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Posted on Sep 15, 2016 by

Photographer Jacob Little shares words and pictures from a trip on board The Scillonian III.

7’o clock in the morning. The Scillonian III glows amidst overcast calm as preparations for the day’s sailing gets underway. As blurry eyed passengers congregate on the quay, the place wakes up; forklift trucks deposit blue crates of freight on to the ship and expectant passengers comment on the sea conditions or prevailing wind in an excitable babble. Coffees and bacon baps at the ready – Penzance Quay springs to life.


Among the crew, routine kicks in, and the delightfully repetitive nature of daily sailings adds to the atmosphere. The Isles of Scilly, and indeed Penzance, rely on the Scillonian III and for nearly forty years, she has been ploughing the often treacherous waters to provide valiant service to their remote community. Everyone understands the importance of this ship, whether visitor or regular traveller, and it’s clear that life would not be the same on either the Isles of Scilly or in Penzance without it.


09:15 (except for special sailings or tides) and the ship sounds two blows of her horn and she’s untied, slowly making her way into the often deceivingly peaceful waters of Mount’s Bay. It is a serene picture as passengers congregate on deck to watch the gentle passing of the Southern Cornish coast.


As Penzance disappears into the distance and St. Michael’s Mount fades into the morning mist behind us, the beauty of a calm morning trip along the coast becomes apparent. First, Newlyn and Mousehole and latterly Lamorna, Porthcurno, the beautiful Minack Theatre and an ever dwindling amount of houses or dwellings towards Land’s End.


As the land peters out, the 28 mile stretch of water between Cornwall and the Isles of Scilly opens up in front of the Scillonian as she makes track towards Hugh Town on St. Mary’s. The waters open up and a range of wildlife show themselves – from dolphins riding the wake of the bow to a variety of seabirds including the rare Manx Shearwater and Storm Petrel.

Occasionally, more exotic species can be seen, such as ocean sunfish, and it’s a tradition on the ship that wildlife volunteers and survey experts keep tabs from the bridge on what can be seen. Today, the ORCA survey are on board, and it’s their job to understand the numbers of species that can be seen along the route.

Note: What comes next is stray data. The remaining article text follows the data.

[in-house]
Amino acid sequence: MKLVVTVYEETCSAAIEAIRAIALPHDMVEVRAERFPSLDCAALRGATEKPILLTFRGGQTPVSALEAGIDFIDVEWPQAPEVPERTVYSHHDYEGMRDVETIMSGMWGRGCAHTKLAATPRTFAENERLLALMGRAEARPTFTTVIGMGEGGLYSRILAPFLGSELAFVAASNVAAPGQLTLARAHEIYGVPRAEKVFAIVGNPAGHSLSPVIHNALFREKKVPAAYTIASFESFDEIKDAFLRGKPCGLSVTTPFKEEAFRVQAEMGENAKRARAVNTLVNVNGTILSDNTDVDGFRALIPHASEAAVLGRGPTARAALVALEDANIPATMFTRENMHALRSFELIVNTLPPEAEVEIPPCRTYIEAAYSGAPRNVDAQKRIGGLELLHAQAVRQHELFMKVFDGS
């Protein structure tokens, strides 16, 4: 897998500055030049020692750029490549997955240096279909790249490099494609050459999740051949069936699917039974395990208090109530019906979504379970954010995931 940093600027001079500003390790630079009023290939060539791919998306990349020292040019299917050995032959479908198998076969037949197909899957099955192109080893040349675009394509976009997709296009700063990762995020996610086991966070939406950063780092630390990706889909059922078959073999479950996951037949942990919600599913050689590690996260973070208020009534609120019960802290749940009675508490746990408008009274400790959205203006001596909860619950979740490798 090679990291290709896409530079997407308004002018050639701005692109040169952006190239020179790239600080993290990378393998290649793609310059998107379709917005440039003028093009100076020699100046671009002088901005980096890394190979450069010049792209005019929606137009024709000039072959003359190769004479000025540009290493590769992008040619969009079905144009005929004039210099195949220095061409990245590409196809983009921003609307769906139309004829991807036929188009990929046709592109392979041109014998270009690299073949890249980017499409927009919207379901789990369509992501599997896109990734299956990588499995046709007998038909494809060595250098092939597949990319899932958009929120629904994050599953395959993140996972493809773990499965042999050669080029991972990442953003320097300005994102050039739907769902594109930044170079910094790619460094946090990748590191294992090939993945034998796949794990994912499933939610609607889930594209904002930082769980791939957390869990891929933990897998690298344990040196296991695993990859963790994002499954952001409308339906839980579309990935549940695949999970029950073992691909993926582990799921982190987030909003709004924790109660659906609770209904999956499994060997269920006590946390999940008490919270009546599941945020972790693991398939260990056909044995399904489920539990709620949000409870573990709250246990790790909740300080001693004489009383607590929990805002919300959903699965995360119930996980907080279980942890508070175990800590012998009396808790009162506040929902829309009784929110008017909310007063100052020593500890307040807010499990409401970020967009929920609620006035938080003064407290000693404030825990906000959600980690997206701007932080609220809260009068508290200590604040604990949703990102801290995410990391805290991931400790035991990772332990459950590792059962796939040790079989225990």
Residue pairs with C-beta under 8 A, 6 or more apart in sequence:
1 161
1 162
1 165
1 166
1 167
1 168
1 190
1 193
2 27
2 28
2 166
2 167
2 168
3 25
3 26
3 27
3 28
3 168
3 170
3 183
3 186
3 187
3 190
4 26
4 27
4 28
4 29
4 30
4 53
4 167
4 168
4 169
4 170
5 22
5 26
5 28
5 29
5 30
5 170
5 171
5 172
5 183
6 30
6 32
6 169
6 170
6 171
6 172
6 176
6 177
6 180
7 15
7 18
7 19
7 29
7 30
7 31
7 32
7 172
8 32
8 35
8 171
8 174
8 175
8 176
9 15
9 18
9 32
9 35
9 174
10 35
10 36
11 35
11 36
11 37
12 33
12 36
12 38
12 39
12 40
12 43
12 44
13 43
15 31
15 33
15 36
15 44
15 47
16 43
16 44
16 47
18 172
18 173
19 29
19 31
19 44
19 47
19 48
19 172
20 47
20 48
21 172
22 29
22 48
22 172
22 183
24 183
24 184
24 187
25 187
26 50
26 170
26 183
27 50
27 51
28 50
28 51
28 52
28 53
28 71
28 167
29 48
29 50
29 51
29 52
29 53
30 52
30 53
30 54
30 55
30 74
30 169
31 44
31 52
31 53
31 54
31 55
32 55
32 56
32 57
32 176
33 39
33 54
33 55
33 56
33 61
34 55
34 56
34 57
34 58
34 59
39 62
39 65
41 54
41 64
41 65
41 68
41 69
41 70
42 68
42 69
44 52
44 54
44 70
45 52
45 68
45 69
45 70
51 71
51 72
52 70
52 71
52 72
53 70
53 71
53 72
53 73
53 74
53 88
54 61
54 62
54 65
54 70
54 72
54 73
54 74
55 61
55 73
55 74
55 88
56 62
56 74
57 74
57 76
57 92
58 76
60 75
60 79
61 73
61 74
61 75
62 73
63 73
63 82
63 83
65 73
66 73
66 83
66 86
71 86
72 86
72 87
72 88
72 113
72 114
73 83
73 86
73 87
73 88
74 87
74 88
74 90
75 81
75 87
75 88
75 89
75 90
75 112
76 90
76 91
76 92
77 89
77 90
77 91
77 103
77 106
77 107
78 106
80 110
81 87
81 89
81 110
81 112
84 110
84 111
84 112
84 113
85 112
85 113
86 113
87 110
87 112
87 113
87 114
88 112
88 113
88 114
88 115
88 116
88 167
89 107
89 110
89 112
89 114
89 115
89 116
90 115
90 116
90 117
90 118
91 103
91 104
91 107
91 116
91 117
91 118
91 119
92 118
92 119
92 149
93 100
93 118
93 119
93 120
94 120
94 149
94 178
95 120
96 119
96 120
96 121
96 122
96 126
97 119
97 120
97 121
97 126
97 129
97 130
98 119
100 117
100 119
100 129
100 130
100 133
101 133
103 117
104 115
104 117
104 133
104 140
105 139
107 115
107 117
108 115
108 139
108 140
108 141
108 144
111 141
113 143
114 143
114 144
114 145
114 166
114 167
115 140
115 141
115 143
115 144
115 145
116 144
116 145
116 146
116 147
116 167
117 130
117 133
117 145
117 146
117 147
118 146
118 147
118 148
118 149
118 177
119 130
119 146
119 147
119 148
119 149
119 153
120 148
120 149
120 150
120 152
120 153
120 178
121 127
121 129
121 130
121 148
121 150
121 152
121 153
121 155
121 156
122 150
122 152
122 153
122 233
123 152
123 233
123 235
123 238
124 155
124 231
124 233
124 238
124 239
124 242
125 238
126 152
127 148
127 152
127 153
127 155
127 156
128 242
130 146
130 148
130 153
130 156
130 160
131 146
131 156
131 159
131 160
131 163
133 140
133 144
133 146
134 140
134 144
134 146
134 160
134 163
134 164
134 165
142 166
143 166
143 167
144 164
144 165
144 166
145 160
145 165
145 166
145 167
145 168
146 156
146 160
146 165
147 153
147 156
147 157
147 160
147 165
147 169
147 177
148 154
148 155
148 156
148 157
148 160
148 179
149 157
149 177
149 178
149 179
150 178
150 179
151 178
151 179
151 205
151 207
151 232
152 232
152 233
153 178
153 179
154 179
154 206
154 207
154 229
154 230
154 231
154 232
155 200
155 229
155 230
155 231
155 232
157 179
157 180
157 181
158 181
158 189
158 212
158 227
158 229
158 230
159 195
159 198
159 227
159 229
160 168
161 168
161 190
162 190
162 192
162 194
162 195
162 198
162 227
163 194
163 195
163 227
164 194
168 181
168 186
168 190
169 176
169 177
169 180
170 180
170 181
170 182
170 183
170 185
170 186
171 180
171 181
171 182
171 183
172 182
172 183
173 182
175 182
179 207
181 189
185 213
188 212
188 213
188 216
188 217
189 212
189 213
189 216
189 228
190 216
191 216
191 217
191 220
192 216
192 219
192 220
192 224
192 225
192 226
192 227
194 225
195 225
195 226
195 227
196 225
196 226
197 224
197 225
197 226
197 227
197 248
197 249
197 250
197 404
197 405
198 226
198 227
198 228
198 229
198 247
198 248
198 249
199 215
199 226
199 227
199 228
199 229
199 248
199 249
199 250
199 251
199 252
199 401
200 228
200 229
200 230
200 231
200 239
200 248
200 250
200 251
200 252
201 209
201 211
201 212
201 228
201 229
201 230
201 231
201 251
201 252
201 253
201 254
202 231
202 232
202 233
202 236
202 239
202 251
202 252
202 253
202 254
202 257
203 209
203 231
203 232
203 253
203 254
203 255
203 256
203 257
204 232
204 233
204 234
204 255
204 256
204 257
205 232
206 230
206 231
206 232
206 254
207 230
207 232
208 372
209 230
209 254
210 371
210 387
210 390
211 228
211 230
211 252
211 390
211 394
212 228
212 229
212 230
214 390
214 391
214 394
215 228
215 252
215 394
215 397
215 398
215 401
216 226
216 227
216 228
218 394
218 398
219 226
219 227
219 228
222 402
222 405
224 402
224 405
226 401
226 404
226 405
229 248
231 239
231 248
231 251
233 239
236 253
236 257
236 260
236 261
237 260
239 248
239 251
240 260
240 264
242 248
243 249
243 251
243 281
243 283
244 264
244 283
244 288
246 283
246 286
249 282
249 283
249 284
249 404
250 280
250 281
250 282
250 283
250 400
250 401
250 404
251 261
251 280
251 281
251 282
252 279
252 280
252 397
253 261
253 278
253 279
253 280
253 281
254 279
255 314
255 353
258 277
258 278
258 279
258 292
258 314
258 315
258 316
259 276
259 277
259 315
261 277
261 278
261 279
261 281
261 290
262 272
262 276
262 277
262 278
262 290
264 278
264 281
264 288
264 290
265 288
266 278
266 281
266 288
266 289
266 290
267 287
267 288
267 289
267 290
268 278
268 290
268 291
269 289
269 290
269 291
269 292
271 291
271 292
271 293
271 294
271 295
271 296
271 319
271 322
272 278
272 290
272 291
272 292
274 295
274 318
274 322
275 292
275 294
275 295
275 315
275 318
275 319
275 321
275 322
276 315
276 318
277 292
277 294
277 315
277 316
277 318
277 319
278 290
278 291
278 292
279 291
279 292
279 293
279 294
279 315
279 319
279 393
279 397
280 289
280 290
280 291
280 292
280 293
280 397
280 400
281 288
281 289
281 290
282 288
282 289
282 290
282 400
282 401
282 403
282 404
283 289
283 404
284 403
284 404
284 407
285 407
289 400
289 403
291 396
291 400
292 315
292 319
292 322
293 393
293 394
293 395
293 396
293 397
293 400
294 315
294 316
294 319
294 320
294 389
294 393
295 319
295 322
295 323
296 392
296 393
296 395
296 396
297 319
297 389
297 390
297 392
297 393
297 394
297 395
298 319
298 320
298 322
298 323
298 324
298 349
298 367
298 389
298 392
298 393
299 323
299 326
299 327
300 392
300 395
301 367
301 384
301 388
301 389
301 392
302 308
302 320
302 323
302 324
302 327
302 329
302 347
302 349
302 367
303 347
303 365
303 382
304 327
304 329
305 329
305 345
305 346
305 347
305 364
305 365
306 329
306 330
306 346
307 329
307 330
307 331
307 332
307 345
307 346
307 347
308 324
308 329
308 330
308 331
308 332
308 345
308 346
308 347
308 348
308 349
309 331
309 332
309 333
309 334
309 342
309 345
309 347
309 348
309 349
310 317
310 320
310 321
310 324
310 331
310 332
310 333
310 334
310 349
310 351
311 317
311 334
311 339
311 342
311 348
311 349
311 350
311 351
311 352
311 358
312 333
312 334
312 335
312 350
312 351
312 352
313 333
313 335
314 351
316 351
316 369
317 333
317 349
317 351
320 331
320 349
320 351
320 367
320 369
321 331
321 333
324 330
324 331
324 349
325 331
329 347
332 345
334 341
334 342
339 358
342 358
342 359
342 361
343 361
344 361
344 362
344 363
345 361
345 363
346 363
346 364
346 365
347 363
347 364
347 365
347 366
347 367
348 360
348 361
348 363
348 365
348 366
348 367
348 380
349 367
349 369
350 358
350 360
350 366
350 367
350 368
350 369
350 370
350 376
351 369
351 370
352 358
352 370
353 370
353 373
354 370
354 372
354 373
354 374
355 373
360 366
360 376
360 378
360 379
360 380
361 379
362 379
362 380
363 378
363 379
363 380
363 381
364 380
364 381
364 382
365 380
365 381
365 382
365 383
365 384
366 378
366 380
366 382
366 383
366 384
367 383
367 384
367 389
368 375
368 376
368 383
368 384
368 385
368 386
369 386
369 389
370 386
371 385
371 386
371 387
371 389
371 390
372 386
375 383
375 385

The stretch of water between the tip of Land’s End and St. Mary’s is today calm and gentle, and we make good progress, despite the wind and drizzle lashing us on deck. Hugh Town doesn’t so much loom into view but appear before our very eyes, such is the state of the mist.


Docking at low tide here is a complex business, with very little clearance between the bottom of the ship and the seabed. This, added to the fact that Hugh Town’s Harbour is very much a working port, with boats constantly coming and going, means that Master David Redgrave and his team need to be ahead of the game, and ahead of the ship, when coming alongside. The best bit about it is that this carefully choreographed routine happens day in, day out, with the passengers none the wiser. All in a day’s work.


With the necessary freight loaded for the return journey, and a few hours to rest up, the Scillonian leaves the Isles of Scilly full of day trippers, and longer stayers, who have all sampled some of what makes these islands so magical. The return journey is a relaxed affair, with many dozing off after a quick pint and a strenuous day in the great outdoors.


As the Scillonian III pulls into Penzance harbour and the inevitable melee of bag collection and pick-up ensue, everyone remarks on a time well spent – not just on the islands themselves but on the very ship that took them there. At about 8pm the ship’s generators are switched off, the lights are dimmed and the Lighthouse Pier descends into evening peace, ready for another trip tomorrow.

The Scillonian III sails daily between Penzance and St Mary’s from Easter to November, sailing time 2 hours 45 minutes. Daytrips available.

For more information visit

Jacob Little is a photographer particularly interested in wild landscapes, craft, old ways and dying traditions. Travel and landscapes form a big part of his work.

Get in touch via emailTwitterand Instagram.



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